# Application of Free Fall Principle in Determining Height of Structures

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RATIONALE

Introduction

Introduction to Free Fall

A free falling object is an object that is falling under the sole influence of gravity. Any object that is being acted upon only by the force of gravity is said to be in a state of free fall. There are two important motion characteristics that are true of free-falling objects:

* Free-falling objects do not encounter air resistance.

* All free-falling objects (on Earth) accelerate downwards at a rate of 9.8 m/s/s (often approximated as 10 m/s/s for back-of-the-envelope calculations)

Because free-falling objects are accelerating downwards at a rate of 9.8 m/s/s, a ticker tape trace or dot diagram of its motion would depict an acceleration. The dot diagram at the right depicts the acceleration of a free-falling object. The position of the object at regular time intervals - say, every 0.1 second - is shown. The fact that the distance that the object travels every interval of time is increasing is a sure sign that the ball is speeding up as it falls downward. Recall from an earlier lesson, that if an object travels downward and speeds up, then its acceleration is downward.

Free-fall acceleration is often witnessed in a physics classroom by means of an ever-popular strobe light demonstration. The room is darkened and a jug full of water is connected by a tube to a medicine dropper. The dropper drips water and the strobe illuminates the falling droplets at a regular rate - say once every 0.2 seconds. Instead of seeing a stream of water free-falling from the medicine dropper, several consecutive drops with increasing separation distance are seen. The pattern of drops resembles the dot diagram shown in the graphic at the right.

Next Section: Acceleration of Gravity

The Twin Obelisks

* The twin white obelisks at the Main Campus entrance are among VSU's important landmarks that symbolize the academic programs and rural development mandate of the University.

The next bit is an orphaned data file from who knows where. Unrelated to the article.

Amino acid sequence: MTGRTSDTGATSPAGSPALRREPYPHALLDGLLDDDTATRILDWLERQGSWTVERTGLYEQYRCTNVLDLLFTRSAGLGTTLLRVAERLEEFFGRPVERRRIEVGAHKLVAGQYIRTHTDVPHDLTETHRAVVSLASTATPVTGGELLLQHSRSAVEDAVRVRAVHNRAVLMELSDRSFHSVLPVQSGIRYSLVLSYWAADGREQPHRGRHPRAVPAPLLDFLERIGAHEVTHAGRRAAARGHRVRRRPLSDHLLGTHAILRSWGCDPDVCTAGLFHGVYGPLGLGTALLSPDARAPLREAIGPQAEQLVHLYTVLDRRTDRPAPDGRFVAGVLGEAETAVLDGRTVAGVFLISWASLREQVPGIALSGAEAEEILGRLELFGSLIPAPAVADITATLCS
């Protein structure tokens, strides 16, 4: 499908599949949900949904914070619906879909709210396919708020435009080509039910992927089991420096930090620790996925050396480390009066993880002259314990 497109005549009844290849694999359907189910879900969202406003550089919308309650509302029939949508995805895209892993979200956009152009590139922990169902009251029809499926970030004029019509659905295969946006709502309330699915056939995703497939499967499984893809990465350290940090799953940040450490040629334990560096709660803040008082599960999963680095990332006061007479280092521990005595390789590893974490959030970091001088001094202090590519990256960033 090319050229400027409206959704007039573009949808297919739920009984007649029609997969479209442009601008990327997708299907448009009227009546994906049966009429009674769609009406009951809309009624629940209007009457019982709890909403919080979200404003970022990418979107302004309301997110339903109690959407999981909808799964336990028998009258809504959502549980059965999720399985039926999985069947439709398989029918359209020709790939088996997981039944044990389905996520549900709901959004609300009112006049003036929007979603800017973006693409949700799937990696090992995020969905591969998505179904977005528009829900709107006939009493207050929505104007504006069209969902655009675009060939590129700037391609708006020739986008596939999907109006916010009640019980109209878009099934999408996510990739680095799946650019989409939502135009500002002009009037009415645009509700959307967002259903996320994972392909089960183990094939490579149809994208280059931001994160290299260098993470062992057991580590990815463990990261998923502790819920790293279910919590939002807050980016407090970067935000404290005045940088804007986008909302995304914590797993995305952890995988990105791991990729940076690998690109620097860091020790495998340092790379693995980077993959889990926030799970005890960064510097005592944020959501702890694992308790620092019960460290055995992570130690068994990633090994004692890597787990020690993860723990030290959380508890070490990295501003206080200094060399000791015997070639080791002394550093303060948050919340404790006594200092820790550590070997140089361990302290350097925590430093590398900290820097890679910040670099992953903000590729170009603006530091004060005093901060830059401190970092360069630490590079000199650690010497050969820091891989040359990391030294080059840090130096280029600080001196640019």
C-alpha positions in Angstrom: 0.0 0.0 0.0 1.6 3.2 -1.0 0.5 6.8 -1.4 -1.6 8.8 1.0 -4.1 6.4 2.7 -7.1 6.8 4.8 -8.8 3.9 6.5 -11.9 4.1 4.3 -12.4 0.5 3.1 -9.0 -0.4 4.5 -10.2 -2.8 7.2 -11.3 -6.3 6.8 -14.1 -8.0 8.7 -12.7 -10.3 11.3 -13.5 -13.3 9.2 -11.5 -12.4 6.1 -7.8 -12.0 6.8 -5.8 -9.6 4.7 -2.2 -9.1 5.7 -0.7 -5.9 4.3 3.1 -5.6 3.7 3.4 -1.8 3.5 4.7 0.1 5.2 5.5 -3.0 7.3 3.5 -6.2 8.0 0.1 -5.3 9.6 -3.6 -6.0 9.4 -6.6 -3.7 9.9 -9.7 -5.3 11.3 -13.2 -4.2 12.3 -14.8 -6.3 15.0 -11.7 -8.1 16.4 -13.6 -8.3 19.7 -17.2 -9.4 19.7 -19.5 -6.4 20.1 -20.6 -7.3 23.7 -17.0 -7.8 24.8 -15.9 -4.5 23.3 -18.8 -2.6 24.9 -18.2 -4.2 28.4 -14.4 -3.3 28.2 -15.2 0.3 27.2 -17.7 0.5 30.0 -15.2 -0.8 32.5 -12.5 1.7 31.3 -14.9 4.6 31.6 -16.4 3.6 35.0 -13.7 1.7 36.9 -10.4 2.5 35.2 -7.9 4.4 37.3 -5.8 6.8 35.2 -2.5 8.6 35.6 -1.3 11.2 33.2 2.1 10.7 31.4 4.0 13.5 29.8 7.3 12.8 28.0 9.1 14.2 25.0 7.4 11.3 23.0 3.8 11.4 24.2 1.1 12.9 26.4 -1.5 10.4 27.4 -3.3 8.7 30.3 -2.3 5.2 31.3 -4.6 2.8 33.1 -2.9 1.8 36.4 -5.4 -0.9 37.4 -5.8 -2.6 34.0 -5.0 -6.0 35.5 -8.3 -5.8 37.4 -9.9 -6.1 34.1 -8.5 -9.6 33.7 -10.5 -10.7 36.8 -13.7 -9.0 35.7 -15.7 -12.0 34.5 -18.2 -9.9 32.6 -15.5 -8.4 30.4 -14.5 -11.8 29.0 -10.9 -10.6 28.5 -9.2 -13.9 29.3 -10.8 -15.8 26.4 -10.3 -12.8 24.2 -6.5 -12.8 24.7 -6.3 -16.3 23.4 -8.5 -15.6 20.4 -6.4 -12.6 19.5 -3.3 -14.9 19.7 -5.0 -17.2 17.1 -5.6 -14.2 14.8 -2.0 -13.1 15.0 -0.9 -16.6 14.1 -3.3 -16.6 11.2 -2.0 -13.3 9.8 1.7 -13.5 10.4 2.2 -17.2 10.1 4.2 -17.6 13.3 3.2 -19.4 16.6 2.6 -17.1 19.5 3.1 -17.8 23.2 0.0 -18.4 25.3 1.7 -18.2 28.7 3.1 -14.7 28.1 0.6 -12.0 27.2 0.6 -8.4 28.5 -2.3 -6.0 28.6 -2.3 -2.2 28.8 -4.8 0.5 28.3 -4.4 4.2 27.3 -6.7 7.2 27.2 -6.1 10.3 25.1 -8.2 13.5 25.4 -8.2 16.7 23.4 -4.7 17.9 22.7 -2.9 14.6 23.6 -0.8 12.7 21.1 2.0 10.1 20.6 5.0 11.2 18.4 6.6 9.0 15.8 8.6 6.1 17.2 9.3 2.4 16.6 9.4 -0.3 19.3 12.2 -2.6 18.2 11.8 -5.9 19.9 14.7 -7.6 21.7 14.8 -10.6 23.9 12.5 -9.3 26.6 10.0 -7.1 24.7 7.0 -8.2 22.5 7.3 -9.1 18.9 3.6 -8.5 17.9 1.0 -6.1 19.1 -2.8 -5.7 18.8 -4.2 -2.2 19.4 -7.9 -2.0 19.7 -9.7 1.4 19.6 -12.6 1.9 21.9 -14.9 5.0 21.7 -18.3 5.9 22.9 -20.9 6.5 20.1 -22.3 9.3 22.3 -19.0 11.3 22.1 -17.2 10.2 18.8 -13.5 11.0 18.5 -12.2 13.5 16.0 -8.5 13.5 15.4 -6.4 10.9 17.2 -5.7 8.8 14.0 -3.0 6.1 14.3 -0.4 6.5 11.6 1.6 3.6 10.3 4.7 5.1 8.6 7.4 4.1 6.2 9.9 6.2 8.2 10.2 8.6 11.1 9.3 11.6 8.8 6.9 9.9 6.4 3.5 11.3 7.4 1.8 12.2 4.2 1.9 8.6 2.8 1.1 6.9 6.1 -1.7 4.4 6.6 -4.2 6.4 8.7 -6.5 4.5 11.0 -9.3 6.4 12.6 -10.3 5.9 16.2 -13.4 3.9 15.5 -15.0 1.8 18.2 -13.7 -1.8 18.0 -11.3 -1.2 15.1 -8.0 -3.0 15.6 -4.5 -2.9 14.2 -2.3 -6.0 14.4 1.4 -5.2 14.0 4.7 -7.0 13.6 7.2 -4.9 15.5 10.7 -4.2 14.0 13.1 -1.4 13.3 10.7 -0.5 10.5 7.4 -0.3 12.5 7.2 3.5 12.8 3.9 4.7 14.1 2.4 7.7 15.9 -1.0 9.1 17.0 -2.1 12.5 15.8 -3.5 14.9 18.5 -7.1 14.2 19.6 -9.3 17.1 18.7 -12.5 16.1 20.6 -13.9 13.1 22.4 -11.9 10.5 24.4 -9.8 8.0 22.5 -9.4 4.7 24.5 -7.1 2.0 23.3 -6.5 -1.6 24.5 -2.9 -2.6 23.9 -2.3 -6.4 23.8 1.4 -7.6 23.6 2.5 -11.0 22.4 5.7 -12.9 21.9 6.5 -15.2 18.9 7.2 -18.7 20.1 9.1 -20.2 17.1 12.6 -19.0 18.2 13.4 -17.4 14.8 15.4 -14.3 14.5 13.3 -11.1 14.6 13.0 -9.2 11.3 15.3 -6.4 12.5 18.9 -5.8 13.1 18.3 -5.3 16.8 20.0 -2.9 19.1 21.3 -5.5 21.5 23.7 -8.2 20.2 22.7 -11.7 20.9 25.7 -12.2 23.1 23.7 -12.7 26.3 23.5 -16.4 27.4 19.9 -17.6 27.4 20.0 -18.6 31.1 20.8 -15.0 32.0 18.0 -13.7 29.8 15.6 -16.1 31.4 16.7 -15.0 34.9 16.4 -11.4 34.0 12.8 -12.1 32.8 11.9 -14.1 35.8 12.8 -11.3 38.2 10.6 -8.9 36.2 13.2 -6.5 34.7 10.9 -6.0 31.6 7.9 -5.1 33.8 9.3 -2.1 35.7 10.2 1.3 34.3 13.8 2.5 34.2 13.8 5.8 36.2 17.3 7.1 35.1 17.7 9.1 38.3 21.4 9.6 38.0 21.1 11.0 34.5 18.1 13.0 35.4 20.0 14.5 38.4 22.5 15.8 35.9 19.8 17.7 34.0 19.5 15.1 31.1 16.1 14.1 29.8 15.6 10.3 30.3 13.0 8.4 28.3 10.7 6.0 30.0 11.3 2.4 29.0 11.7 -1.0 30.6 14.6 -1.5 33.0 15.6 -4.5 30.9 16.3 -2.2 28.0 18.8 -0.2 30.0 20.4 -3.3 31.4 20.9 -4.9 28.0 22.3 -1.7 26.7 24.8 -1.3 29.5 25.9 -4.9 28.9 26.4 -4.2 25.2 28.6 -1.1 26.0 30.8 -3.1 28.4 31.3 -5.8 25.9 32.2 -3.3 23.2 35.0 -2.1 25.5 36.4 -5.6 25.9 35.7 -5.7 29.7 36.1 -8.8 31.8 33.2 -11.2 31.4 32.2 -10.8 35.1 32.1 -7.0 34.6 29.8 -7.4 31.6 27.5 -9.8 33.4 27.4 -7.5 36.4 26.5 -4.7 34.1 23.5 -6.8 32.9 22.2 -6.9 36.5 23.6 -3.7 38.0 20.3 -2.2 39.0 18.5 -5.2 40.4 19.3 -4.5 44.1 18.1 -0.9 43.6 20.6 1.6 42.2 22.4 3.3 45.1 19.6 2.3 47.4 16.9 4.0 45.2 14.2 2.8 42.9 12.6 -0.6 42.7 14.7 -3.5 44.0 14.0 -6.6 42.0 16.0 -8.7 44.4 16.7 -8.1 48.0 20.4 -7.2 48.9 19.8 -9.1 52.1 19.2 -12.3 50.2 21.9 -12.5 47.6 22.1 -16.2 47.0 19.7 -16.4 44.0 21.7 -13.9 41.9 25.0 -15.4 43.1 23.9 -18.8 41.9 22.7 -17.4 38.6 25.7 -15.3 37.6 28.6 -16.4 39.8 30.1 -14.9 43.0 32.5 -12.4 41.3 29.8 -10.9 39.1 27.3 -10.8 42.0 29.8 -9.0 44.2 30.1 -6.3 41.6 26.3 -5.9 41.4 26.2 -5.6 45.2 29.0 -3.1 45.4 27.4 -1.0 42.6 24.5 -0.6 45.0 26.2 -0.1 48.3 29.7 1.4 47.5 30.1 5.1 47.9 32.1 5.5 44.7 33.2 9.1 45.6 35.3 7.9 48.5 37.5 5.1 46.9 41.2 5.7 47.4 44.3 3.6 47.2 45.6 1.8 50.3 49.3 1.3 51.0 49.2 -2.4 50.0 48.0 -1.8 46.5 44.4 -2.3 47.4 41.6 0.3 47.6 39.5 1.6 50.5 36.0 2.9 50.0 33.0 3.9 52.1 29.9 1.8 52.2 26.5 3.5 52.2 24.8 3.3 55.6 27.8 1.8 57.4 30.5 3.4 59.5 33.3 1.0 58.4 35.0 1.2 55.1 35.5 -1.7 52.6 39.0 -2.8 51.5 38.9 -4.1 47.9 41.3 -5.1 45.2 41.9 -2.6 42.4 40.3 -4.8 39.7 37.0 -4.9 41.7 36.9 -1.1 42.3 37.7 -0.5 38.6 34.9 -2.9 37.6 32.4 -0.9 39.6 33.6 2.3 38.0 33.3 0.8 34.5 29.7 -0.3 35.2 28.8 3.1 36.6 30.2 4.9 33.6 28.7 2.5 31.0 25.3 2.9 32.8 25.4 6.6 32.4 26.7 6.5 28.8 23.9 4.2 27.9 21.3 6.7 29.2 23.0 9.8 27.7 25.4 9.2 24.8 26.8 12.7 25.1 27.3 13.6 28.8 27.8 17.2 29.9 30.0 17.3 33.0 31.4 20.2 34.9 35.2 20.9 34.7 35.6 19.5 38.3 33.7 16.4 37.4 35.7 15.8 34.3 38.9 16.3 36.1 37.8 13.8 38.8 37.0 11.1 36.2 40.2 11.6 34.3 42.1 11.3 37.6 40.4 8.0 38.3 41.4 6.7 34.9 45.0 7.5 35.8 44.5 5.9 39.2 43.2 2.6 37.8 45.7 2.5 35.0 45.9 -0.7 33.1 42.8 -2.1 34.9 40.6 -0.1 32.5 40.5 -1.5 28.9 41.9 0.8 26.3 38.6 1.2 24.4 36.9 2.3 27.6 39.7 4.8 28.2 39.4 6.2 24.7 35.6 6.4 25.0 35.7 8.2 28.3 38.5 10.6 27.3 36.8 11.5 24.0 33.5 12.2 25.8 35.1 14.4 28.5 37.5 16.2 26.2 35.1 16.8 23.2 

* Both structures depict VSU's acknowledgement of providential intervention in pursuit of its programs.

* The obelisk at the south bears an image of the "god of the sun" and represents the field of agriculture and allied fields.

* The other obelisk with the "god of lightning and thunder" represents the technology and innovation in all its endeavors.

The Acceleration of Gravity

It was learned in the previous part of this lesson that a free-falling object is an object that is falling under the sole influence of gravity. A free-falling object has an acceleration of 9.8 m/s/s, downward (on Earth). This numerical value for the acceleration of a free-falling object is such an important value that it is given a special name. It is known as the acceleration of gravity - the acceleration for any object moving under the sole influence of gravity. A matter of fact, this quantity known as the acceleration of gravity is such an important quantity that physicists have a special symbol to denote it - the symbol g. The numerical value for the acceleration of gravity is most accurately known as 9.8 m/s/s. There are slight variations in this numerical value (to the second decimal place) that are dependent primarily upon on altitude. We will occasionally use the approximated value of 10 m/s/s in The Physics Classroom Tutorial in order to reduce the complexity of the many mathematical tasks that we will perform with this number. By so doing, we will be able to better focus on the conceptual nature of physics without too much of a sacrifice in numerical accuracy.

g = 9.8 m/s/s, downward

( ~ 10 m/s/s, downward)

Look It Up!

The value of the acceleration of gravity (g) is different in different gravitational environments. Use the Value of g widget below to look up the acceleration of gravity on other planets. Select a location from the pull-down menu; then click the Submit button.

Value of g

What is the acceleration of gravity on

(in m/s/s)?

Submit

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Investigate!

Even on the surface of the Earth, there are local variations in the value of the acceleration of gravity (g). These variations are due to latitude, altitude and the local geological structure of the region. Use the Gravitational Fields widget below to investigate how location affects the value of g.

Gravitational Fields

Enter a location and click on the Get g button.

Location:

Get g

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Recall from an earlier lesson that acceleration is the rate at which an object changes its velocity. It is the ratio of velocity change to time between any two points in an object's path. To accelerate at 9.8 m/s/s means to change the velocity by 9.8 m/s each second.

If the velocity and time for a free-falling object being dropped from a position of rest were tabulated, then one would note the following pattern.

Time (s) Velocity (m/s)

0 0

1 - 9.8

2 - 19.6

3 - 29.4

4 -

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